It is expressed as a percentage. It is an approximation of the extent to which the infrastructure assets managed by the local government are being replaced as they reach the end of their useful lives. The depreciation expense represents an estimate of the extent to which the infrastructure assets have been consumed in a period. Capital expenditure on renewals (replacing assets that the government already has) is an indicator of the extent to which the infrastructure assets are being replaced as they reach the end of their useful life.

The Asset Consumption Ratio is the value of infrastructure assets divided by gross current replacement cost of infrastructure assets.

Current Value of Assets
Replacement Cost of Assets

It is expressed as a percentage. This ratio shows the current value of a government's depreciable assets relative to their "as new value" in current prices. This ratio seeks to highlight the aged condition of the stock of physical assets.

The Asset Renewal Funding Ratio is the net present value of the planned capital expenditures on renewals over 10 years divided by the net present value of the required capital expenditures on renewals over the same period.

NPV of Capital Invested Over 10 Years
Needed Investment to Sustain Assets

It is expressed as a percent and it represents the extent to which the required capital expenditures on renewals per the asset management plans have been incorporated into the 10-year financial model of the local government.

Table 9: Queensland asset investment indicators.

2009-10 2018-19 Average (10 yr) Difference (10-yr)
Asset Sustainability Ratio 166.5% 98.0% 115.3% -68.5%
Asset Consumption Ratio 74.3% 70.5% 73.1% -3.9%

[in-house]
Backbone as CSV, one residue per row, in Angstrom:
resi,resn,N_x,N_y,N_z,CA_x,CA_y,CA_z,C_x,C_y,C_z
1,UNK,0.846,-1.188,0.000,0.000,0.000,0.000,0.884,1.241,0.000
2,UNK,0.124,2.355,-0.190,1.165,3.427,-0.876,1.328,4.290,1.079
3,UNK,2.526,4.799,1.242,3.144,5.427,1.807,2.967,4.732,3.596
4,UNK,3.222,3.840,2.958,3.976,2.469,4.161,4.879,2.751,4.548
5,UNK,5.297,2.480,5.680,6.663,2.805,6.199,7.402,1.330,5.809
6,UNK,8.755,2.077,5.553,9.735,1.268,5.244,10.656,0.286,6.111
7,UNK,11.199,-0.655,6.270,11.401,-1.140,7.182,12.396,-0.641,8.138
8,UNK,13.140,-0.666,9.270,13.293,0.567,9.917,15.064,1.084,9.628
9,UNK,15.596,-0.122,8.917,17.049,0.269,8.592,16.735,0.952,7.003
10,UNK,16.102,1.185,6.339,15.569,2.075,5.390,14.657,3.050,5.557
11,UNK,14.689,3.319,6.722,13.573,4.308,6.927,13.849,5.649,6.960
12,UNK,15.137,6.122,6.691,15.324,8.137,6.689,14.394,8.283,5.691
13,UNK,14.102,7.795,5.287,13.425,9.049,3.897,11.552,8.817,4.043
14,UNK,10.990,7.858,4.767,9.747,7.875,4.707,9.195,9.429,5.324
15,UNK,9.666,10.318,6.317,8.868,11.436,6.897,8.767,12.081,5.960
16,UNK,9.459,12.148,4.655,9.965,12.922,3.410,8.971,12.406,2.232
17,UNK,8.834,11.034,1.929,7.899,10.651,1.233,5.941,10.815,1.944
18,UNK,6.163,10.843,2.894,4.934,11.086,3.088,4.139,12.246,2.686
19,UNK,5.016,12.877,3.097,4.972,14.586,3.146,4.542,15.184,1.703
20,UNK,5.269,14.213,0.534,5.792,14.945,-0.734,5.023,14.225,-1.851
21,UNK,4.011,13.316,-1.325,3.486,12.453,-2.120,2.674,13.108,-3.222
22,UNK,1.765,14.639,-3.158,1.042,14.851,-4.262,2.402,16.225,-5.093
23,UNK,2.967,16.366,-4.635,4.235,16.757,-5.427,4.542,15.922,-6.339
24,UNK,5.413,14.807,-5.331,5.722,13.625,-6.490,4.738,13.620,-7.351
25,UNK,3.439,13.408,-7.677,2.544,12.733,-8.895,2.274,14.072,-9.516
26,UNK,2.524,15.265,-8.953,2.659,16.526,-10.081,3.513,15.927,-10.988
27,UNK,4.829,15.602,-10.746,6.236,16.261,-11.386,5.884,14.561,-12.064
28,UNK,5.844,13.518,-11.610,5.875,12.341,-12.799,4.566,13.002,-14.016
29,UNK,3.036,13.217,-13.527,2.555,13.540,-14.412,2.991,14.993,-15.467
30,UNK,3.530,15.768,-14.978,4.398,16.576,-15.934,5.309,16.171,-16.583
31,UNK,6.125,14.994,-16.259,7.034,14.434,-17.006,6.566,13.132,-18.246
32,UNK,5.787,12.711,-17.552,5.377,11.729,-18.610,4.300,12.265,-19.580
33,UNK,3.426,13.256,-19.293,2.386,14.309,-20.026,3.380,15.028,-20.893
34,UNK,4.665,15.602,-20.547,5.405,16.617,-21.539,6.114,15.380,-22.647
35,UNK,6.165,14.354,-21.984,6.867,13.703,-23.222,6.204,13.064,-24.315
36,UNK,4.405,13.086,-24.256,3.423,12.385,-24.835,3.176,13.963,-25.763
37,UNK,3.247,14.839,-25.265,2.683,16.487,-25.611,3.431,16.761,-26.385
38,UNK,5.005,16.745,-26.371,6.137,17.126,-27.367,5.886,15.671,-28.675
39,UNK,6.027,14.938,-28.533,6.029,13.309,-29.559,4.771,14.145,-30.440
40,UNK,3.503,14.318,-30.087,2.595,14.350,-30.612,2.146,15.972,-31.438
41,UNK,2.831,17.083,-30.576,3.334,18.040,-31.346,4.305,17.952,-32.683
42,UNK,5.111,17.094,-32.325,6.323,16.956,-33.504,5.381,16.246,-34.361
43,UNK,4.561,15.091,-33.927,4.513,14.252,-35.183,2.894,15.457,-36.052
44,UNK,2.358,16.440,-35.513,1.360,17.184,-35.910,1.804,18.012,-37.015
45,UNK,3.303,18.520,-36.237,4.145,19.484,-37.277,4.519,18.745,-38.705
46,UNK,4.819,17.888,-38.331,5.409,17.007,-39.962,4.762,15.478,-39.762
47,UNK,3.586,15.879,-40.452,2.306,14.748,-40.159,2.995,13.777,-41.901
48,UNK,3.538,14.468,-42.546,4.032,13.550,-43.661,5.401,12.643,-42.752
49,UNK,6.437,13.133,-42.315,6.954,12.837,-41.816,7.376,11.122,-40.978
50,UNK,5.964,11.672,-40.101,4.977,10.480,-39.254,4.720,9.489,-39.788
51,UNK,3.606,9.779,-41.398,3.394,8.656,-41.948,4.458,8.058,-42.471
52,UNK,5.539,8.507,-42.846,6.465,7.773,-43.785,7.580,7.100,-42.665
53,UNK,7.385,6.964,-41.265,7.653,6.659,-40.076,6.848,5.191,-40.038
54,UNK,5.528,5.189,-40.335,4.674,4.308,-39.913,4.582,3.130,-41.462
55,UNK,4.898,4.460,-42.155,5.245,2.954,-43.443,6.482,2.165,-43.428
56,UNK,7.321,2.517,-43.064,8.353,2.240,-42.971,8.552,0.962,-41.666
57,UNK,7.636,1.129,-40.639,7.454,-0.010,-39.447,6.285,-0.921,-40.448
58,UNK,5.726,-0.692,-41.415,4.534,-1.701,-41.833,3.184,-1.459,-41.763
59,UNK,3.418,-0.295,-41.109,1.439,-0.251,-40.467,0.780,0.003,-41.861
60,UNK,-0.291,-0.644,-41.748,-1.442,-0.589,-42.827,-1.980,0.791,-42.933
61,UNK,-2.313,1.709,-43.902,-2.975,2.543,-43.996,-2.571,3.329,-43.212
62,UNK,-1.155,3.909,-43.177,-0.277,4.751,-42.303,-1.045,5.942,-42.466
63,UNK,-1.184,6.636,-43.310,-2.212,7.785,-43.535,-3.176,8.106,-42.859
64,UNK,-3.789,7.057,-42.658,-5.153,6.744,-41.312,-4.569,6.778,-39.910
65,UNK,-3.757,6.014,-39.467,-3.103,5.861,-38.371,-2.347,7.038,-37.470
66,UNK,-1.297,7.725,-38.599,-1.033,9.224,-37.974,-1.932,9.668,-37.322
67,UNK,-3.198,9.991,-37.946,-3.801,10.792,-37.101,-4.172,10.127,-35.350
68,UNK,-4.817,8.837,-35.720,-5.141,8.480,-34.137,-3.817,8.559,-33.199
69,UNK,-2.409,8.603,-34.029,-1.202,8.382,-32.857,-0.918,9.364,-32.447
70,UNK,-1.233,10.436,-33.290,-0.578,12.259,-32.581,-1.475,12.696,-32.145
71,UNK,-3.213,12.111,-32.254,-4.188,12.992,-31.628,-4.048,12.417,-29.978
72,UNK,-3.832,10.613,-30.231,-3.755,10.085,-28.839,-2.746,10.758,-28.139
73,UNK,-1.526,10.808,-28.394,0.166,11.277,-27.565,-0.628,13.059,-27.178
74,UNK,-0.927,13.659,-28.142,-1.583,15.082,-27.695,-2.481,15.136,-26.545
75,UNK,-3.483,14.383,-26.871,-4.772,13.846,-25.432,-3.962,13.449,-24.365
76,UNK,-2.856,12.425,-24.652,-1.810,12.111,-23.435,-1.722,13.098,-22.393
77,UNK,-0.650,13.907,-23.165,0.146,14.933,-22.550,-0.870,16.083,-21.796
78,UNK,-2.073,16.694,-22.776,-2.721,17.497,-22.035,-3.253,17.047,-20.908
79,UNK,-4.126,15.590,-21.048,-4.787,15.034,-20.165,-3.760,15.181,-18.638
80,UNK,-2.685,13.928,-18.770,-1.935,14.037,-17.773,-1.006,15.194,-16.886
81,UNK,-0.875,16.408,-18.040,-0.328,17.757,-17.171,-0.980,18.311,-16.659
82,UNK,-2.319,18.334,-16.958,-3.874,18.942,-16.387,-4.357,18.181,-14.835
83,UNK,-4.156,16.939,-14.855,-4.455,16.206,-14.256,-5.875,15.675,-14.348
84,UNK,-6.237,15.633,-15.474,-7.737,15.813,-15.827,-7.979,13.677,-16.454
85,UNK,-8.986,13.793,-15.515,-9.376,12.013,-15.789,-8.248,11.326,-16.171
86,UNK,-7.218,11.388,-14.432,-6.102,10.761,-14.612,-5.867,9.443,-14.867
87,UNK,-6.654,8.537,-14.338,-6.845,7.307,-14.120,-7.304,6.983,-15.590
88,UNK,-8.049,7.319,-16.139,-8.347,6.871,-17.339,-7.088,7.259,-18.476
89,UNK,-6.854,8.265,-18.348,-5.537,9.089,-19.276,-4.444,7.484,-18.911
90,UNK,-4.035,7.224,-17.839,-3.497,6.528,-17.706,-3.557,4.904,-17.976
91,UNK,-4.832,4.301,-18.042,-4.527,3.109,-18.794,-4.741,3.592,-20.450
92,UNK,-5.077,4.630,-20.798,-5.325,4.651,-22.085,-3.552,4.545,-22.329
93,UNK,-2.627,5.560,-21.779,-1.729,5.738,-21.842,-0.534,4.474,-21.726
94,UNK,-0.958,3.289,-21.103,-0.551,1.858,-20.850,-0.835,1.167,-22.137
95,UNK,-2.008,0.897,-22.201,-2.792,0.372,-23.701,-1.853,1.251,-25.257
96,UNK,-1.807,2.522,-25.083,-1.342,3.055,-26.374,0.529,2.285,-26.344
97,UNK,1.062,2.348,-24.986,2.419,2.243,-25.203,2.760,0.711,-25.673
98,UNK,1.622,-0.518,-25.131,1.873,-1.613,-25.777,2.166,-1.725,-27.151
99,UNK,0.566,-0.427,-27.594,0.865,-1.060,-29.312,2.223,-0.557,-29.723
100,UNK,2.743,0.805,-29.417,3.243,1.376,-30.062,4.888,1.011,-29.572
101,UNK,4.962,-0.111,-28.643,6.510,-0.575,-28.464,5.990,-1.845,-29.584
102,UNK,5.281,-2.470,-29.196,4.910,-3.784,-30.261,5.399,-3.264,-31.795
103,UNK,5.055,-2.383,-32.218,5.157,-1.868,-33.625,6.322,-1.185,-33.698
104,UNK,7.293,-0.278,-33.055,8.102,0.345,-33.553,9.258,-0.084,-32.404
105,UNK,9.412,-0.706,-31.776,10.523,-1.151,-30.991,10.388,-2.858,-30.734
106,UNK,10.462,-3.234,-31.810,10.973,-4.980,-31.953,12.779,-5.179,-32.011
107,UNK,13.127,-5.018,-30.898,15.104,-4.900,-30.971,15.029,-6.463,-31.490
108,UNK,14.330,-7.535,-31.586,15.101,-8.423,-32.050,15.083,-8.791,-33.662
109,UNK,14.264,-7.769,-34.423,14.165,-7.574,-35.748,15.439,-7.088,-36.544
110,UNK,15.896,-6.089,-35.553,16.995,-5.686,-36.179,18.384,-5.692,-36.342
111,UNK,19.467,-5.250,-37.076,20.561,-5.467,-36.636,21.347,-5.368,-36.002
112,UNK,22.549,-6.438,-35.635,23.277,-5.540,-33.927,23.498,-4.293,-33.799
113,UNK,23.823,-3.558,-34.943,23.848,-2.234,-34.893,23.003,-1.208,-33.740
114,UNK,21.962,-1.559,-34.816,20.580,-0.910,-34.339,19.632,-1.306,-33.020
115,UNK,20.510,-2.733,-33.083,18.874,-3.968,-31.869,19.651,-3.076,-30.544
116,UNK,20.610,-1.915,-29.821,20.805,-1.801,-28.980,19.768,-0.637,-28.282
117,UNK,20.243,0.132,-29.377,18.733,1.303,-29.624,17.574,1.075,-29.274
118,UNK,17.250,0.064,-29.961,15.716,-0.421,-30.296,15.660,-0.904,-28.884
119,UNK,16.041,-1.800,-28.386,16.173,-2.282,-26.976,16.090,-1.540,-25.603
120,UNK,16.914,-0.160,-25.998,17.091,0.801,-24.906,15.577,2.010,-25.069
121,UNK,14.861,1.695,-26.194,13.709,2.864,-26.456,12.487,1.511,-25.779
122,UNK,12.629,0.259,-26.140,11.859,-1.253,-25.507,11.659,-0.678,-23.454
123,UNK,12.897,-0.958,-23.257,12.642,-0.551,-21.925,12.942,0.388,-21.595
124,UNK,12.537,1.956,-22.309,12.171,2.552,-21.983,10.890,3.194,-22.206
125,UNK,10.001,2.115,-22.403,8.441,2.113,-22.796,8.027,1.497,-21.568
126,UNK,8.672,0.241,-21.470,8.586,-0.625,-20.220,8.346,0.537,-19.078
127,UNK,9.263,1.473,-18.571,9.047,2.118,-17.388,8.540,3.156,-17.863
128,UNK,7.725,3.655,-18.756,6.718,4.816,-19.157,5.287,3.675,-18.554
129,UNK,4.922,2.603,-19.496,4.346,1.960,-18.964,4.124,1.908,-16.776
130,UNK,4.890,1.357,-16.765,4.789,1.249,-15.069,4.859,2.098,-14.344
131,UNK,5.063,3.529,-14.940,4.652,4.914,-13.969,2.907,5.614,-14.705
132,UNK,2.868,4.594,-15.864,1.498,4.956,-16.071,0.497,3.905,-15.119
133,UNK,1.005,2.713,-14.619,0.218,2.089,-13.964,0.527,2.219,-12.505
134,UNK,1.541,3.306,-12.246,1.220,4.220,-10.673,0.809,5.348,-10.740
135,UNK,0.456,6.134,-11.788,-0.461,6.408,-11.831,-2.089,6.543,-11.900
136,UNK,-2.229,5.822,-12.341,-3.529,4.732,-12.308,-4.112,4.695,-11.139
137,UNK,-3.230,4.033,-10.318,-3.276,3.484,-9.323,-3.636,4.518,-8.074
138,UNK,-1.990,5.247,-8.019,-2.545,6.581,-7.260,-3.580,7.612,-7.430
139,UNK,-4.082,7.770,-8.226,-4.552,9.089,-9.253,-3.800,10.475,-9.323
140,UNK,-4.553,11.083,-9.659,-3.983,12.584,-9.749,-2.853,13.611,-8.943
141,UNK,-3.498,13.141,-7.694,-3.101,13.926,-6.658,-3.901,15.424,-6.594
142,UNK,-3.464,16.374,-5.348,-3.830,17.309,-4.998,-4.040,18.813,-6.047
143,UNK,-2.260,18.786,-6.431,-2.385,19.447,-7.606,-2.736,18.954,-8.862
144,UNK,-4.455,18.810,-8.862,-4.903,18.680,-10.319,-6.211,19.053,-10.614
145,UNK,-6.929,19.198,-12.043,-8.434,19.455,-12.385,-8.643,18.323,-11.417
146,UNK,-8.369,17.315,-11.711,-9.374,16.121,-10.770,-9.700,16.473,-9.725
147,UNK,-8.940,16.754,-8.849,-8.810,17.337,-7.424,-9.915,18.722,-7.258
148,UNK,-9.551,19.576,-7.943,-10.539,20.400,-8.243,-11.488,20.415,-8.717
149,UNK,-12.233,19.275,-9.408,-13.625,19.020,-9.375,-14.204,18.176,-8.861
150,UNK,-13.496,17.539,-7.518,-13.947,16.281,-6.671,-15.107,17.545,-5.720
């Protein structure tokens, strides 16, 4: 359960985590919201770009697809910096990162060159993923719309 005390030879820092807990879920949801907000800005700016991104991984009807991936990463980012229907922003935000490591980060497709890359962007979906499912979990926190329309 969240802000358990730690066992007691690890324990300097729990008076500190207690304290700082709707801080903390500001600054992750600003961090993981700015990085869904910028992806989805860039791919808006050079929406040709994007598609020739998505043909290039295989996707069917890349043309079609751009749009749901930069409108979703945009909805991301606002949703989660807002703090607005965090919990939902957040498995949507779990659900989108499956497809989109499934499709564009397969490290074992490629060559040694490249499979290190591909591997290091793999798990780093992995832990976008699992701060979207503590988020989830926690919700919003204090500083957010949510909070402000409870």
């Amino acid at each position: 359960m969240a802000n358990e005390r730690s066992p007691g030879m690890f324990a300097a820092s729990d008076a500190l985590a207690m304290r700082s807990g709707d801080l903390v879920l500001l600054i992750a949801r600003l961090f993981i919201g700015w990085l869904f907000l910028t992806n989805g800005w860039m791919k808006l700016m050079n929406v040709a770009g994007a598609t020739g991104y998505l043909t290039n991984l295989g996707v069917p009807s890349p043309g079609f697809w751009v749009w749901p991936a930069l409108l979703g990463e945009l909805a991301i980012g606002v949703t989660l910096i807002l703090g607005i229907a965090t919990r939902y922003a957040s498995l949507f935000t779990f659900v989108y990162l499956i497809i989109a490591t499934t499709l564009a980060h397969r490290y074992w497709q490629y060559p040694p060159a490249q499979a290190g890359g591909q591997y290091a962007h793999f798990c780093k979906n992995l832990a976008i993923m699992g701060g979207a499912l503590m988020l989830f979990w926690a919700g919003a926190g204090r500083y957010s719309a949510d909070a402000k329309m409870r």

This initial year's analysis indicates that for the 49 local governments reporting that for the early years of the first forecast period they appear to be investing sufficient sums in infrastructure to offset the depreciation, or deterioration, expected. The sums reported in Table 9 are for all infrastructure including highways, buildings, water supplies, drainage systems and retaining walls. For roads and transport networks the reports indicate the 2009/2010 investment in "renewals" were $908 million ($AUS) compared to depreciation of $621 million ($AUS). An additional $1 billion was invested in new or upgraded roadways. Superficially, those numbers indicate that sufficient amounts are invested to offset depreciation. Although initially promising, the Department of Infrastructure and Local Government reports several caveats of concern. First, is that the asset management plans were not adequate to determine if the current level of investment will be sufficient to address future deterioration. Second, the amount of new construction appears to be unsustainable and will lead to new roadways that will require higher levels of future maintenance. Third, the future year forecasts indicate declining levels of investment in renewals that could indicate that current levels of renewal investment cannot be sustained. As noted, the Asset Sustainability Ratio falls from a high of 1.66 to .98. That equates to current expenditures being 66 percent higher than necessary to counteract depreciation while future expenditures fall to only .98 percent of necessary amounts in the 2018/19 period. The report stresses that one-year's funding, such as 2018/19, should not be considered indicative of a long-term trend. However, the declining levels of investment, combined with the high level of new construction and the inadequacy of the asset management plans caused the Department to caution that long-term infrastructure sustainability is not assured in Queensland.